- Improved patient understanding and support networks
- Improved Australian and international IPF research collaboration
- Expert specialists provide feedback on HRCT scans and/or surgical biopsy slides.
Clinical trials for IPF medications in Australia
A number of clinical trials in IPF are currently being or have recently been undertaken in Australia. The future of IPF therapy rests with well-designed clinical trials to evaluate the ability of new therapies to stop or reverse existing lung scarring. It is recommended to discuss the possibility of taking part in a clinical trial with your specialist. A list of the clinical trials which are being conducted.
|Study||Therapeutic agent||Company||Trial Phase||Progress|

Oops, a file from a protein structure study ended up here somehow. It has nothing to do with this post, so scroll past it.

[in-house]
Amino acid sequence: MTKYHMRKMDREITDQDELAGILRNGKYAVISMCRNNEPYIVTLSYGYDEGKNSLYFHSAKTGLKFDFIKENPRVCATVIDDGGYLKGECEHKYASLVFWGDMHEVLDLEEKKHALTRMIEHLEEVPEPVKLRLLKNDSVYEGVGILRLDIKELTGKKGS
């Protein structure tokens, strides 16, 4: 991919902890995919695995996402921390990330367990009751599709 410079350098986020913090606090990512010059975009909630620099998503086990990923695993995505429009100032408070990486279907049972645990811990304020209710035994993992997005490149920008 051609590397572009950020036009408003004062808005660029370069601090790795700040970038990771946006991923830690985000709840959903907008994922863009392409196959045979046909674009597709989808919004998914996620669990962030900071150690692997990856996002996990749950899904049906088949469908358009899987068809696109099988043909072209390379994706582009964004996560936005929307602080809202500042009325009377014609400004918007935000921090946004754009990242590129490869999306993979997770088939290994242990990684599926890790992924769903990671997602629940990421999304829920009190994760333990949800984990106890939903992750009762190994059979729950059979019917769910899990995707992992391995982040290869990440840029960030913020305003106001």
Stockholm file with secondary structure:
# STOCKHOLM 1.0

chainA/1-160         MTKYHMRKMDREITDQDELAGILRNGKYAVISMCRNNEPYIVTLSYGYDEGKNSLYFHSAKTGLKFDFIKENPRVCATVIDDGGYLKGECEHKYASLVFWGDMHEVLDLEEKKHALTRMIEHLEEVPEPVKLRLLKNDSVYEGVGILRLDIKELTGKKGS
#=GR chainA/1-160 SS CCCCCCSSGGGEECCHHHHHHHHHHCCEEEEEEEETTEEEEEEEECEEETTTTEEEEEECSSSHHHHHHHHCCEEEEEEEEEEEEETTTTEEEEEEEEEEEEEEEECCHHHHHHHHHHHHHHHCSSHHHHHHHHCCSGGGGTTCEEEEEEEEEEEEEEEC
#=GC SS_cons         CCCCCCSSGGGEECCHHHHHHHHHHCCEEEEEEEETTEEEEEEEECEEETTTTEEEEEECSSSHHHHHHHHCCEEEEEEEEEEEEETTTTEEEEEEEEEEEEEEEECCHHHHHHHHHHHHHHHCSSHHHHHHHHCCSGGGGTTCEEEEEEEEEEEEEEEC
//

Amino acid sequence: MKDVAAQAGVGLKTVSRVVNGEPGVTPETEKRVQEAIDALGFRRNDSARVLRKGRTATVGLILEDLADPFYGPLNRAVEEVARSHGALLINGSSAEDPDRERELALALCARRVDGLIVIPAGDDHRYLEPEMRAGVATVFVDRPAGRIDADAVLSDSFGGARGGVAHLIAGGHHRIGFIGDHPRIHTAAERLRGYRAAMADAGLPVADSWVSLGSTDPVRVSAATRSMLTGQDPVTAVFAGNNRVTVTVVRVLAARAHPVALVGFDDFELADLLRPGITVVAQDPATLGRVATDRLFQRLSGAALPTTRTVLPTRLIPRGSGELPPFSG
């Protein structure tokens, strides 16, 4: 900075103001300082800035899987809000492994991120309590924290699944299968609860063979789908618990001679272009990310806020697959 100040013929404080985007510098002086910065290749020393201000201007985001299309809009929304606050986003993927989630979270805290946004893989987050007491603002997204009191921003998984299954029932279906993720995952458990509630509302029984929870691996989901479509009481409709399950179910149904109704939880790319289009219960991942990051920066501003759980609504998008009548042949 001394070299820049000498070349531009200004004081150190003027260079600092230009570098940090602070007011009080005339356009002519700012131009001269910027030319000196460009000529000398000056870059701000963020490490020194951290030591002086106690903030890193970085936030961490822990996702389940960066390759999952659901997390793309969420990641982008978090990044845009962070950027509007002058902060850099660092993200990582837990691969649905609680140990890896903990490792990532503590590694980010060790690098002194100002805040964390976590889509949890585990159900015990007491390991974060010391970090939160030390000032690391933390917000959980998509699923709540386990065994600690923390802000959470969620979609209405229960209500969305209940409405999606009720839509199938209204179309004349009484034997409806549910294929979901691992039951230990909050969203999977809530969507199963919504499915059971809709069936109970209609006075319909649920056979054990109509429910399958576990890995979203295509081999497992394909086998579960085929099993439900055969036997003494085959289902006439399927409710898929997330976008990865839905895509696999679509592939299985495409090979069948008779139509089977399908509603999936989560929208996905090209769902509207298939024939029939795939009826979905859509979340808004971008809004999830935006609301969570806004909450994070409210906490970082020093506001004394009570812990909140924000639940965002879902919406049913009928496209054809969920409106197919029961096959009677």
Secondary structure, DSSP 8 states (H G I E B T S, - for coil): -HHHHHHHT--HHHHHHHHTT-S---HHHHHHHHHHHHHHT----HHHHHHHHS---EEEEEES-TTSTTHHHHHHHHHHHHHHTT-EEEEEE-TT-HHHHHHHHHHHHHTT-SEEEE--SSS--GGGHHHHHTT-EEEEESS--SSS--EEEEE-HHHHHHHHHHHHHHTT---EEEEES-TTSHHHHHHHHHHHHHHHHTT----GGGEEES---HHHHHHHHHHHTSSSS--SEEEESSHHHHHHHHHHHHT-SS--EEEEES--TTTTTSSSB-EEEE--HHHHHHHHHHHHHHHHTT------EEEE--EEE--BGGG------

|BI 11.99.36*||Sildenafil (*Nintedanib)||Boehringer Ingelheim||Phase IIIb||Recruitment complete|
|BI 1199.227||Nintedanib||Boehringer Ingelheim||Phase IV||Recruitment complete|
|Lebrikizumab||Roche||Phase II||Recruitment complete|
|SAR156597||Sanofi||Phase II||Recruitment complete|
|BMS-986020||Bristol-Myers Squibb||Phase II||Recruitment complete|
|NCT02510937||CC-90001||Celgene||Phase I||Recruitment complete|
|* Background antifibrotic medication allowed.|
Table 1. Clinical trials for potential IPF medications in Australia
For further information on these trials please speak to your respiratory physician.
If you have Idiopathic Pulmonary Fibrosis you too can help, please ask your respiratory physician about the Registry during your next visit.
Health care providers please contact the Registry Coordinator in your State to inform them of your IPF patients who are interested in joining the Registry.
|NSW & ACT||Robert Henson||02 9515 4018||Email Robert|